Labour and housing markets breed insecurity

Submitted by AWL on 12 December, 2018 - 10:41 Author: Peter Kenway

When the Minimum Wage was introduced, the bottom scale of local government pay was well above it. Now each time the Minimum Wage is increased, a couple of points at the bottom of the local government pay scales have to be removed because they’re now below that Minimum Wage.

One reason why the decline in local government services is not so noticeable is that there’s been a huge hit to the pay of what was always mostly a low-paid workforce. Productivity figures are usually dubious — on the standard measures, real estate is reckoned to have the highest labour productivity of any sector — but it seems that Britain really does have a long “tail” of low-productivity, low-wage jobs. Some companies in Britain are well up on world scales of productivity, but there are a lot of employers with low productivity and low wages.

As regards the housing market, there is a debate about whether the evidence for an absolute shortage of housing is as secure as it looks (there’s a lot of empty housing). But the big thing is definitely the relative rise of the private rented sector. The private rented sector has always been expensive, but it was a relatively small tenure by the 1990s. Since then, it has exploded.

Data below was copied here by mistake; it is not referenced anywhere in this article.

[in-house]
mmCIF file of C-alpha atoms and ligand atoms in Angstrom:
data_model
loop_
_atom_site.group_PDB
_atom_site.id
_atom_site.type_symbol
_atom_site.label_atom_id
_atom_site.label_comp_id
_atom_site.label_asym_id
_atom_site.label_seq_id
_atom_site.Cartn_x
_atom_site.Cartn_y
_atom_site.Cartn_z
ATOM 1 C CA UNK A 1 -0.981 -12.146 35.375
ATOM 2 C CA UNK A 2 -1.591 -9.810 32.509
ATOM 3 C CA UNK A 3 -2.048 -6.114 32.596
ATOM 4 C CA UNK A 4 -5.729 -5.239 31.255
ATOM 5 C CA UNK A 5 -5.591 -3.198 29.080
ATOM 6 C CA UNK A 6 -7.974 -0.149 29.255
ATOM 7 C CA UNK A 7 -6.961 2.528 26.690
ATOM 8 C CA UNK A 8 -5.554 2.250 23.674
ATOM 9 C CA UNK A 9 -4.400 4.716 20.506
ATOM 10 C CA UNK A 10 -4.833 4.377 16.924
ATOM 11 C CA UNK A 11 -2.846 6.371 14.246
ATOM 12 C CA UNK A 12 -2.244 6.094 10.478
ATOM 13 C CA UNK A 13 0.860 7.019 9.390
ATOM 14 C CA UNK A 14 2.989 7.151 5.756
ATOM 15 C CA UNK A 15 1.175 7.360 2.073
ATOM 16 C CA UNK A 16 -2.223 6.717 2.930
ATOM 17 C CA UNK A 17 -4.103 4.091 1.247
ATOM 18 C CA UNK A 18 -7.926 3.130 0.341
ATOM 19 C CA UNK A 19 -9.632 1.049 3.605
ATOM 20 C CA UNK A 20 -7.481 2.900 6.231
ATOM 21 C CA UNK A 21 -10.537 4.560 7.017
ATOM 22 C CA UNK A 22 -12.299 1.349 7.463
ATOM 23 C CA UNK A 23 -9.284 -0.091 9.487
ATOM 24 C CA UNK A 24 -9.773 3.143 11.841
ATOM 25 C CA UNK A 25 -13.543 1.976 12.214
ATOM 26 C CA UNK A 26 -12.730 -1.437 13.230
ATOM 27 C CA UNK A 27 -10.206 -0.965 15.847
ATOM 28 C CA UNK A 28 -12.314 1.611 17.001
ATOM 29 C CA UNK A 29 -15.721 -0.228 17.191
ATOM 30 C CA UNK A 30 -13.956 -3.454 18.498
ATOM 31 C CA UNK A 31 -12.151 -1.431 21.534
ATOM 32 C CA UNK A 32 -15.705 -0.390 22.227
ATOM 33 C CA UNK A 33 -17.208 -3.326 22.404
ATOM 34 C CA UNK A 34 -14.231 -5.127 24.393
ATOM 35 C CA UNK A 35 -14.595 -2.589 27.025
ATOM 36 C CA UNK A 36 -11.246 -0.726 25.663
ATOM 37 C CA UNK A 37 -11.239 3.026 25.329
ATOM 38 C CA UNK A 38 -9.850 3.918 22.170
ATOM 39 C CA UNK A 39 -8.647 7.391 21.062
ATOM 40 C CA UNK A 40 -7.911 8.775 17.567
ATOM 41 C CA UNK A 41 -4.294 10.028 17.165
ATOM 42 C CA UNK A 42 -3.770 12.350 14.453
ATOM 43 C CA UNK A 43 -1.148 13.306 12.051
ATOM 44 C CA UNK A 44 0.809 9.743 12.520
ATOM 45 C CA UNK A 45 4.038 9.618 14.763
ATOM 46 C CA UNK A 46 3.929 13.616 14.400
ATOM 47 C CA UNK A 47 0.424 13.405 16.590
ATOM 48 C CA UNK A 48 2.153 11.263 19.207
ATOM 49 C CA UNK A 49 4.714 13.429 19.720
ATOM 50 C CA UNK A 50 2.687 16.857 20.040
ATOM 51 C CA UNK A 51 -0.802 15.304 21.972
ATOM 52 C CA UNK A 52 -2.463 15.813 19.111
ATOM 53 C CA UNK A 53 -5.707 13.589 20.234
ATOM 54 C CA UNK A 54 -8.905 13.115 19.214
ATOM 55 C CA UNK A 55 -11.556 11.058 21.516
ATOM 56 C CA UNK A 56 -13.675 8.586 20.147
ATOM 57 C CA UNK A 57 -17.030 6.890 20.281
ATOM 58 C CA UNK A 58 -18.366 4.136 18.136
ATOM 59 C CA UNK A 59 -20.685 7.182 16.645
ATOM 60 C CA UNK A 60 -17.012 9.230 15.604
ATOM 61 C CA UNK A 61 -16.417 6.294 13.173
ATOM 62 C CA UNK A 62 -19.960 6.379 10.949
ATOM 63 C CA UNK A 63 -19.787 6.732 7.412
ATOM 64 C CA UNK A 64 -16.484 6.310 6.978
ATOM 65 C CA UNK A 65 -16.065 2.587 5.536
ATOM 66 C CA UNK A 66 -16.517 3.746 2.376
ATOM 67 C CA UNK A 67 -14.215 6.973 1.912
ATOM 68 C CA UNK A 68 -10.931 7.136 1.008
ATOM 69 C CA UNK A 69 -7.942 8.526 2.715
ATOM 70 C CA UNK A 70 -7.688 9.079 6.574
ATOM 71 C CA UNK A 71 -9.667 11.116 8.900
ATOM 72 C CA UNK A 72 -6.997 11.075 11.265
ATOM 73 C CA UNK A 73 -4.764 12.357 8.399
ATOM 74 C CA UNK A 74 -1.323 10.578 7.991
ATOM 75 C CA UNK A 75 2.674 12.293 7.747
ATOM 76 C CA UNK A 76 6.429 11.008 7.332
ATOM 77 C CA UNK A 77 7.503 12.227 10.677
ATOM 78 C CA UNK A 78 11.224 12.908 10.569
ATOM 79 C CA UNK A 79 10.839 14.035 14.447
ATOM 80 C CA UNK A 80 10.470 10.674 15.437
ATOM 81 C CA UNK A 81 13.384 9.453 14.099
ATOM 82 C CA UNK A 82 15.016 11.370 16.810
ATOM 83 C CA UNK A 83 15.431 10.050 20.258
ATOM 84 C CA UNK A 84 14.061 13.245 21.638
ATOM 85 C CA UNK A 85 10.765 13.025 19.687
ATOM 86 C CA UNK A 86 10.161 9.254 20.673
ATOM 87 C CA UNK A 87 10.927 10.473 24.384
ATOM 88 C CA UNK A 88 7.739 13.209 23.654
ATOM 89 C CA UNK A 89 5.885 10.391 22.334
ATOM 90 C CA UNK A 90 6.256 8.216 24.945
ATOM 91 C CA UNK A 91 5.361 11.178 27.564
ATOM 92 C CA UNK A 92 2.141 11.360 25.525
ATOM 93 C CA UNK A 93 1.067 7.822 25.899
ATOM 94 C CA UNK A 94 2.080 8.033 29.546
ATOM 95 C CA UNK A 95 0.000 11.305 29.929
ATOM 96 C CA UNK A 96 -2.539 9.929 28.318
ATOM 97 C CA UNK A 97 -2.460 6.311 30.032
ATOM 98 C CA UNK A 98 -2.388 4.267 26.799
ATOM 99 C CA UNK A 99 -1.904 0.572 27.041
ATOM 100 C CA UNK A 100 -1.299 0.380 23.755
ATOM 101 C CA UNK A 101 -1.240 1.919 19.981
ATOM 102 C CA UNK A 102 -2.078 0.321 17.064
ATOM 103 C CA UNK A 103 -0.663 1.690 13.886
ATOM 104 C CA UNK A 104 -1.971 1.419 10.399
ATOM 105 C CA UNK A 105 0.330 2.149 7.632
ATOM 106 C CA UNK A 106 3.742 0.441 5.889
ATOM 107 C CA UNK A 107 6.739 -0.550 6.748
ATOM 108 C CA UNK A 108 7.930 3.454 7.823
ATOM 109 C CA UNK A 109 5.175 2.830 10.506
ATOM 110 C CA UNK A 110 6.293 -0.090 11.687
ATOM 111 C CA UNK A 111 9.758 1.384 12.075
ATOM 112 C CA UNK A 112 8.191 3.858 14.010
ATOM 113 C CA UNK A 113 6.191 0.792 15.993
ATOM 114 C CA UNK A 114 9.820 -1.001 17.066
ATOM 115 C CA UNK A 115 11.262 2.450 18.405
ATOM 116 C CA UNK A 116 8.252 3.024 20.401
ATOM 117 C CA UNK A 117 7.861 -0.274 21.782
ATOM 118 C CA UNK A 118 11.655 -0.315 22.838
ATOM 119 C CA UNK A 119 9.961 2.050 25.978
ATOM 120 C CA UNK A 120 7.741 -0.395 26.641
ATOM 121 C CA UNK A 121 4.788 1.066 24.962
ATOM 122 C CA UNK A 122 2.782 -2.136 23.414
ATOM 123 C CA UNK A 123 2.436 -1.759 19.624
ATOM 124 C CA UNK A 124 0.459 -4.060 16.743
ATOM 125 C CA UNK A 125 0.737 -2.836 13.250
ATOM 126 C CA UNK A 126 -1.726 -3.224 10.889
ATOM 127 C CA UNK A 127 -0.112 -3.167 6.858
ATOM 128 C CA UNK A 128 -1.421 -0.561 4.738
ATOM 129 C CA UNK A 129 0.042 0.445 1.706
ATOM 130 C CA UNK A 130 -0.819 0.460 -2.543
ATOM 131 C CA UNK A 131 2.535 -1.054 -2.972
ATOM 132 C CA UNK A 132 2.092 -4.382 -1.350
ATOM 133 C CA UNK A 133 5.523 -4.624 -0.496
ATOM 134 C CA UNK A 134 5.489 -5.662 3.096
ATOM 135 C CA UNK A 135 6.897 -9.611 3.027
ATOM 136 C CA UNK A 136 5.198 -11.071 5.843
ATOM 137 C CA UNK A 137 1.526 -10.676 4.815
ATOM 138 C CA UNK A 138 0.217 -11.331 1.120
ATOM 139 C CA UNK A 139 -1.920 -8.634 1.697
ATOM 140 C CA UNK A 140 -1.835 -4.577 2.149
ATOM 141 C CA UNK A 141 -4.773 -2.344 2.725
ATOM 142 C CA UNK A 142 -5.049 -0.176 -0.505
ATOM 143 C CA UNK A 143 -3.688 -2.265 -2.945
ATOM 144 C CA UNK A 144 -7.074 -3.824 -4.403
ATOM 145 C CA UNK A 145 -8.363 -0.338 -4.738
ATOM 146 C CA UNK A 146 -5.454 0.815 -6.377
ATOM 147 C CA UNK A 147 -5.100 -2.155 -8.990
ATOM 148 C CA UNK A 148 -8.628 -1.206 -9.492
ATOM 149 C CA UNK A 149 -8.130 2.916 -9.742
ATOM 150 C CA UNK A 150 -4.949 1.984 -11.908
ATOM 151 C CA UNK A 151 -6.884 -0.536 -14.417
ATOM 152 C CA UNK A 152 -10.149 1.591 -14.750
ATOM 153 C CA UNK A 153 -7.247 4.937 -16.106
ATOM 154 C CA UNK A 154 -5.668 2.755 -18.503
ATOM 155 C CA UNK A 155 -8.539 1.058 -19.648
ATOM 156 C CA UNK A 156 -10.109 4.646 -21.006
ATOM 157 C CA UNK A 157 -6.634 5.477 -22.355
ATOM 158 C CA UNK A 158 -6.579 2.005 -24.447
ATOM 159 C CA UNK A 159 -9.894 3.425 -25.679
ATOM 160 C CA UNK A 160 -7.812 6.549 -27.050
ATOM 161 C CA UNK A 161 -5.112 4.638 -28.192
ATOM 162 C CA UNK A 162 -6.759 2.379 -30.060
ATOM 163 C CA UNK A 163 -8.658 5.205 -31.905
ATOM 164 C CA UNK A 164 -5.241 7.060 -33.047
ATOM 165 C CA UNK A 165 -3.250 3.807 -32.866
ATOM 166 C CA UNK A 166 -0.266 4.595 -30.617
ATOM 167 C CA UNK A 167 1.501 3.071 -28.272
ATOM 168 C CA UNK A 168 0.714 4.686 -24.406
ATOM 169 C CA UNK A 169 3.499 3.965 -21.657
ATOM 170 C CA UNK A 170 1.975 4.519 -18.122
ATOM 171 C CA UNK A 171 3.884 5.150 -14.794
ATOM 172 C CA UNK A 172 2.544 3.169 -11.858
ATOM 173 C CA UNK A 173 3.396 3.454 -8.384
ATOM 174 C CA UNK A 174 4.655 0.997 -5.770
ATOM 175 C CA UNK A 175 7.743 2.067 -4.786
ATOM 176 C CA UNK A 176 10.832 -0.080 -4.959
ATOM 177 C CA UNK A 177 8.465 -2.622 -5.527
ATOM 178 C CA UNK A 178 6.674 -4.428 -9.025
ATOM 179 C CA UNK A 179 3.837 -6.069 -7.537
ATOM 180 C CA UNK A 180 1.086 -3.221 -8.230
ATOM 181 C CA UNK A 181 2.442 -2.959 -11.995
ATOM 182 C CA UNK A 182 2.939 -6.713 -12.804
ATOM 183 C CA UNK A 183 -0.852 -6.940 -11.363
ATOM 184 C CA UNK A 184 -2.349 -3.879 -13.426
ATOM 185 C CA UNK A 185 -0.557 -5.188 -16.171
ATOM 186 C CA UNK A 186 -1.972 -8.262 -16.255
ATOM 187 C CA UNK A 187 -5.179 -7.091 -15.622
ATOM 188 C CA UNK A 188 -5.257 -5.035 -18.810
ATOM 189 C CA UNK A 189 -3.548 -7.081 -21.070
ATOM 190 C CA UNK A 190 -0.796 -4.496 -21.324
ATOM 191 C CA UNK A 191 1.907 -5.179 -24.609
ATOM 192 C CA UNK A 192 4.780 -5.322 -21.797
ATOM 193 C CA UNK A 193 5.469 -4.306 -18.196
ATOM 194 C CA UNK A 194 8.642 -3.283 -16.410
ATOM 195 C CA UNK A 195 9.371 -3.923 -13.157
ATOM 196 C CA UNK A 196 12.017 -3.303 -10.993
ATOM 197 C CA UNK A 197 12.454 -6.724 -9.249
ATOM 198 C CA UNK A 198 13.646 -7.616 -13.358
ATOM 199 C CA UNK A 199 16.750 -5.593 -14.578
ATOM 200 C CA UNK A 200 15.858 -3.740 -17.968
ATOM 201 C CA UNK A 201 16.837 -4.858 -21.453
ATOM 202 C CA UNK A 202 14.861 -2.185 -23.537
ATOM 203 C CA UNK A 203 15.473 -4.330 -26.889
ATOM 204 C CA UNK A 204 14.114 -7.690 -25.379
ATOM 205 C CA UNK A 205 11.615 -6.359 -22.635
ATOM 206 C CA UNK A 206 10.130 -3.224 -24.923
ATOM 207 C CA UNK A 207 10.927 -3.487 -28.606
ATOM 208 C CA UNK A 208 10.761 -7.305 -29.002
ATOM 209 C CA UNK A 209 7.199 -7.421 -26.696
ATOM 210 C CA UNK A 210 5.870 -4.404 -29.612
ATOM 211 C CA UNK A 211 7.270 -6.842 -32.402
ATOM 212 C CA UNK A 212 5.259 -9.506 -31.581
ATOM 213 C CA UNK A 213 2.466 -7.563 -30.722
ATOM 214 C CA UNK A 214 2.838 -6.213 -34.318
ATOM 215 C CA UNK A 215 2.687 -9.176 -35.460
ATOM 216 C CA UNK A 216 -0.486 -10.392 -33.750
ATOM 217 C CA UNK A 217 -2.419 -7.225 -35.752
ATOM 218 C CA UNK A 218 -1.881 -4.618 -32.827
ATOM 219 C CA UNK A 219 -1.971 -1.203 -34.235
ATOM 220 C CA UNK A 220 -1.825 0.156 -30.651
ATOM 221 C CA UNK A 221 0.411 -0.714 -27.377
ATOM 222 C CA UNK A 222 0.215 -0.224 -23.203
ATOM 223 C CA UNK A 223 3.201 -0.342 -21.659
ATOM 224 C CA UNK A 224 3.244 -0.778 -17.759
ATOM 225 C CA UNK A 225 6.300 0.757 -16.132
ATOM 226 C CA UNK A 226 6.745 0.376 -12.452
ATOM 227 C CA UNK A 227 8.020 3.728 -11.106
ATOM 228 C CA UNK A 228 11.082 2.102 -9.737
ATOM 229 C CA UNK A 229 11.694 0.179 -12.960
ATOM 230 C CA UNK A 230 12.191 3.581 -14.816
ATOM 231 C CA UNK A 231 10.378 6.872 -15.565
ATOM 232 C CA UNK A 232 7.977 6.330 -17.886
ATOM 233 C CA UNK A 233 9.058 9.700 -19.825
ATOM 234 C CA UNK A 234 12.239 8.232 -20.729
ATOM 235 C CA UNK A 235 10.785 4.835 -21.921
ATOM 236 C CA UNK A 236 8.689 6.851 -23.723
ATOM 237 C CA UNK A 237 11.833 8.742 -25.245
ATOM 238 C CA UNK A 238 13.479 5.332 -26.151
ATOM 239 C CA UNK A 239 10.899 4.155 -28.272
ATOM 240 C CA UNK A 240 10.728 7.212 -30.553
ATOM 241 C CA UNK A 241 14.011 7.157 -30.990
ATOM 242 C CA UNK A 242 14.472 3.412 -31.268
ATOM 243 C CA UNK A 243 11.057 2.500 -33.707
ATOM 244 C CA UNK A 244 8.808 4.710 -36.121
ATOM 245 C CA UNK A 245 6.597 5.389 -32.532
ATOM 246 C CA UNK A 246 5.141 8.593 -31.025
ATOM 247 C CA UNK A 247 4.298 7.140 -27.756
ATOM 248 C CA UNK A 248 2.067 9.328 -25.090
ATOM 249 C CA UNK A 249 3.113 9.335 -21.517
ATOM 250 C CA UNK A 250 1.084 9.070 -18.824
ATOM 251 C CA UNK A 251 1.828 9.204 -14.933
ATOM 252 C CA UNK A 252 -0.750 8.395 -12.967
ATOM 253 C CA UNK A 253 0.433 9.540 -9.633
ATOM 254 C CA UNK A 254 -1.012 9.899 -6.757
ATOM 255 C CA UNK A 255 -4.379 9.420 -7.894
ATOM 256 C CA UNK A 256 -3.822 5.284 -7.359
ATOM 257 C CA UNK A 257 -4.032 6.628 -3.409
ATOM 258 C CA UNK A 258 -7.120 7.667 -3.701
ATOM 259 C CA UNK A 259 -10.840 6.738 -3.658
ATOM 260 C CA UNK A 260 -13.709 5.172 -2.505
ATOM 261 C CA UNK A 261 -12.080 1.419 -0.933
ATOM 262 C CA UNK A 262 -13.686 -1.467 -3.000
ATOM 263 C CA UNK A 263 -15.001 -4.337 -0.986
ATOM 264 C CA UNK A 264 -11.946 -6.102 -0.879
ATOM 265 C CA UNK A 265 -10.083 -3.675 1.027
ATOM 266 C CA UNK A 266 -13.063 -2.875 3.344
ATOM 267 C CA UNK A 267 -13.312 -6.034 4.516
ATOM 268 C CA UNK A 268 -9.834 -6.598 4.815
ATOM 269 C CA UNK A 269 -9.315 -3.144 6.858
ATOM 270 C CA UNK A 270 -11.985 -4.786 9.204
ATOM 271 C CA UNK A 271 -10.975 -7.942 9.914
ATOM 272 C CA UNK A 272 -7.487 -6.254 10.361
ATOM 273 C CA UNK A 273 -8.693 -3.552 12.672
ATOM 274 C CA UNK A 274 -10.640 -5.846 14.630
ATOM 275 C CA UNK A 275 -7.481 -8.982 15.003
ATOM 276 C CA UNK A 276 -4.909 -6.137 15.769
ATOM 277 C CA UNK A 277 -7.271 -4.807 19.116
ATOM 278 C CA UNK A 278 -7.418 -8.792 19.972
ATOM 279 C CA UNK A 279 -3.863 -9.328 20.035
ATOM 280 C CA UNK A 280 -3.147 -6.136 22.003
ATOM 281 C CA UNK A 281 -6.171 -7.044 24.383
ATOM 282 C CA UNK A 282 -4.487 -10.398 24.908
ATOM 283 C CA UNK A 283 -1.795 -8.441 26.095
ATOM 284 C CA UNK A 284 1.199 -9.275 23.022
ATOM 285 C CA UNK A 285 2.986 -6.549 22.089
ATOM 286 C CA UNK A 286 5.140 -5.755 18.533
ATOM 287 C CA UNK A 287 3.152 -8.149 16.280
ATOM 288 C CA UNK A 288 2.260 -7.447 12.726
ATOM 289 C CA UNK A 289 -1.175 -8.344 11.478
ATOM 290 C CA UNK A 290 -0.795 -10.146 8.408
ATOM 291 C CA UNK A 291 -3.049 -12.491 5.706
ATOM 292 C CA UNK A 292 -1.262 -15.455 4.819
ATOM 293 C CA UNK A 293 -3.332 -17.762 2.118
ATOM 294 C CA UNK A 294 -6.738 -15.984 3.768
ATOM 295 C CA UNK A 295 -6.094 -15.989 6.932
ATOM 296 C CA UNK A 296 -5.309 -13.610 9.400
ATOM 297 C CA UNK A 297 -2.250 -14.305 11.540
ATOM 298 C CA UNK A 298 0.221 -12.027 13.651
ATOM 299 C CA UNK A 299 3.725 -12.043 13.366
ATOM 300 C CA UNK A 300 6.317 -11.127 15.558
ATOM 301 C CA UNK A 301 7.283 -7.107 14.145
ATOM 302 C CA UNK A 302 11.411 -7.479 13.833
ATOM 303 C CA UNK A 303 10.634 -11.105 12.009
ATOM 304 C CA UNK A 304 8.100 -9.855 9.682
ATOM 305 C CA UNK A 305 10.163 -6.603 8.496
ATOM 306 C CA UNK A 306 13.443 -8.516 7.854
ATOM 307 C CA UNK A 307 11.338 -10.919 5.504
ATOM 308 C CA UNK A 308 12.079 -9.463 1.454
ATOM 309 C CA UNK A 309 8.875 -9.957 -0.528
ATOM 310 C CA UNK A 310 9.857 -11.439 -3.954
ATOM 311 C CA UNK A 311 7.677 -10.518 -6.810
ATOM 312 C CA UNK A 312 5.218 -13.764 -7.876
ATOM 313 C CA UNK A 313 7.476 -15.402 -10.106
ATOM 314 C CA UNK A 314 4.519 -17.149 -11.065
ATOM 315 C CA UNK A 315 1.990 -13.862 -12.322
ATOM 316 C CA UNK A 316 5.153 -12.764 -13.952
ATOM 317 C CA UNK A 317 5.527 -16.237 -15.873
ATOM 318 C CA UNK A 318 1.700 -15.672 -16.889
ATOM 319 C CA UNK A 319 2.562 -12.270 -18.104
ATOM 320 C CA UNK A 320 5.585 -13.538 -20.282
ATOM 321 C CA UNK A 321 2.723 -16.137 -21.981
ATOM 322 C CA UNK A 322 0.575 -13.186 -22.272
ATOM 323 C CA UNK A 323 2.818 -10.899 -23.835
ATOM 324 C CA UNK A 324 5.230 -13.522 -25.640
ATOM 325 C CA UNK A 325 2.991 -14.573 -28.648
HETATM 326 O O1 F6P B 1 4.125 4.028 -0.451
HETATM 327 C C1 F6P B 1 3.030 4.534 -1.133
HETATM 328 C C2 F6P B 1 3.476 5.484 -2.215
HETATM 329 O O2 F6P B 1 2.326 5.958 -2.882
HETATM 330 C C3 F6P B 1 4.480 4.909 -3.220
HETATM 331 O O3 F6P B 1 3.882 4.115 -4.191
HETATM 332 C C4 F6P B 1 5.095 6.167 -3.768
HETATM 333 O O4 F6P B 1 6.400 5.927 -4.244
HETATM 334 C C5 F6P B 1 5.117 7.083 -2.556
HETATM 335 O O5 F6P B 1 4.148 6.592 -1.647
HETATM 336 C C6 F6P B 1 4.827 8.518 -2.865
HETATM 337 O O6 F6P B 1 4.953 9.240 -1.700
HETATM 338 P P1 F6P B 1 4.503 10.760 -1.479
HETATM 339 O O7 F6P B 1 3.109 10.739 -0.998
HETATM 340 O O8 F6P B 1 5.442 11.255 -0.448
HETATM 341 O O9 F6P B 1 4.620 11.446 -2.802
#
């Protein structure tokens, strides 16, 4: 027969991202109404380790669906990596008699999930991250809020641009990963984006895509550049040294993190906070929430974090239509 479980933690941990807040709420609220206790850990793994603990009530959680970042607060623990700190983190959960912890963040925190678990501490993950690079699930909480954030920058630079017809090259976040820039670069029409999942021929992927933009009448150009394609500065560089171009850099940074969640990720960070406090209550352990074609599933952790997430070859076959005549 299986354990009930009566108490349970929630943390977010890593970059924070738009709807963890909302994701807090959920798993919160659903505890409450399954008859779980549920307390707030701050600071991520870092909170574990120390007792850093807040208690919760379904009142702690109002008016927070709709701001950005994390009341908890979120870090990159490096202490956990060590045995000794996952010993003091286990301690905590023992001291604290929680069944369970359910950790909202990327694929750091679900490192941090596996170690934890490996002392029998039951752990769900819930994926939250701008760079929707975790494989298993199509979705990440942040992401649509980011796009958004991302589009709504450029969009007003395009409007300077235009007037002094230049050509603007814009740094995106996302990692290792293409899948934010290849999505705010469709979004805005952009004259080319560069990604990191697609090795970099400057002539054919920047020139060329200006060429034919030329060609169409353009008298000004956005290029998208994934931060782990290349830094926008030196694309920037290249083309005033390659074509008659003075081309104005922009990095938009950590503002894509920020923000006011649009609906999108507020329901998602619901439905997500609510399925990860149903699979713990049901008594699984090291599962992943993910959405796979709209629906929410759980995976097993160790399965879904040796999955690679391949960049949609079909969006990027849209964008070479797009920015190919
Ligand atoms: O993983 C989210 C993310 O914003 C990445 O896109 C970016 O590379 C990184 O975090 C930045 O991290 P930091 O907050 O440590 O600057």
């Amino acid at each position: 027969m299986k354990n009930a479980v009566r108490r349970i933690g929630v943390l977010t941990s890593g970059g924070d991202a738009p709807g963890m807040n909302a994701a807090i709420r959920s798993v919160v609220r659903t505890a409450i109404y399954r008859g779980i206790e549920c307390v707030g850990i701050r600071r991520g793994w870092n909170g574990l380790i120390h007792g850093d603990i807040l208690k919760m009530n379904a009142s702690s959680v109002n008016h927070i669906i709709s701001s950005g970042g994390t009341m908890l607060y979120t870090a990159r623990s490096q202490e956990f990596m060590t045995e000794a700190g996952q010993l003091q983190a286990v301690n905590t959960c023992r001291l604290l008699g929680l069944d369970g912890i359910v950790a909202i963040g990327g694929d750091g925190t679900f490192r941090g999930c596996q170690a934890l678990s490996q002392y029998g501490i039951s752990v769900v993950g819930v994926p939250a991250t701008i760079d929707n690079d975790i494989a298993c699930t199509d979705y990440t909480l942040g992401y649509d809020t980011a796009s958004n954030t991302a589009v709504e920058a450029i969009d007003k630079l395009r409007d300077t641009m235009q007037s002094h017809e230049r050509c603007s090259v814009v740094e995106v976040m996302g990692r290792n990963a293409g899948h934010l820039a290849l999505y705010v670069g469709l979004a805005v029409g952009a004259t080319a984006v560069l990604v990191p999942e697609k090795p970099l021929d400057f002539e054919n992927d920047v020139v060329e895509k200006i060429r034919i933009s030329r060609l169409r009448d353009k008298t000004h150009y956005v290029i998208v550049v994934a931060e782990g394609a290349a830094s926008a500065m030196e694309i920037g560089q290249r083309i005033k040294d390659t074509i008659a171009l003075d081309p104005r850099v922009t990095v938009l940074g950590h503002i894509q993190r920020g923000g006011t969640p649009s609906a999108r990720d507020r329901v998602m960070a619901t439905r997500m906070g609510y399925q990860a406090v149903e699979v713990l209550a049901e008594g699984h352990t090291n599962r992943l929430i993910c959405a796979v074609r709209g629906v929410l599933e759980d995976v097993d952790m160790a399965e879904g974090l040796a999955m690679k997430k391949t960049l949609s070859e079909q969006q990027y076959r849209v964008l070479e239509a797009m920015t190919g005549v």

The young middle class are now much less able to buy into home ownership. They go into the private rented sector, and are not just there for a couple of years when aged 25, but can still be there ten and more years later, bringing up kids etc.

Social housing rents are lower, of course, but they’ve gone up too. The Labour government set that in train. One of the most profound changes made by George Osborne was the Local Housing Allowance, the limit on the housing benefit you could claim. That, and other things like the bedroom tax, have left people deeply exposed.

It is very hard for people to cope with both a flexible labour market and a flexible housing market. You’re on your own all the time. You can’t rely on your job. You can’t rely on your home. You can’t rely on the social security system to support you. The freezing of benefits, the Local Housing Allowance, the roll-out of Universal Credit, the central state abandoning local areas, the staff shortages in the NHS and social care — all those trends are already underway, and with Brexit it is very hard to see anything but a continuation or even reinvigoration of austerity. And probably inflation, with wages and benefits held down.

But suppose we don’t have Brexit — that’s no panacea, either. It might even create economic disruption another way, from a soaring pound. The politics of scapegoating and accusations of betrayal will become even more poisonous either way. There are few areas with any real economic interest in voting for Brexit. But people don’t vote as economists.

• Peter Kenway is director of the New Policy Institute.

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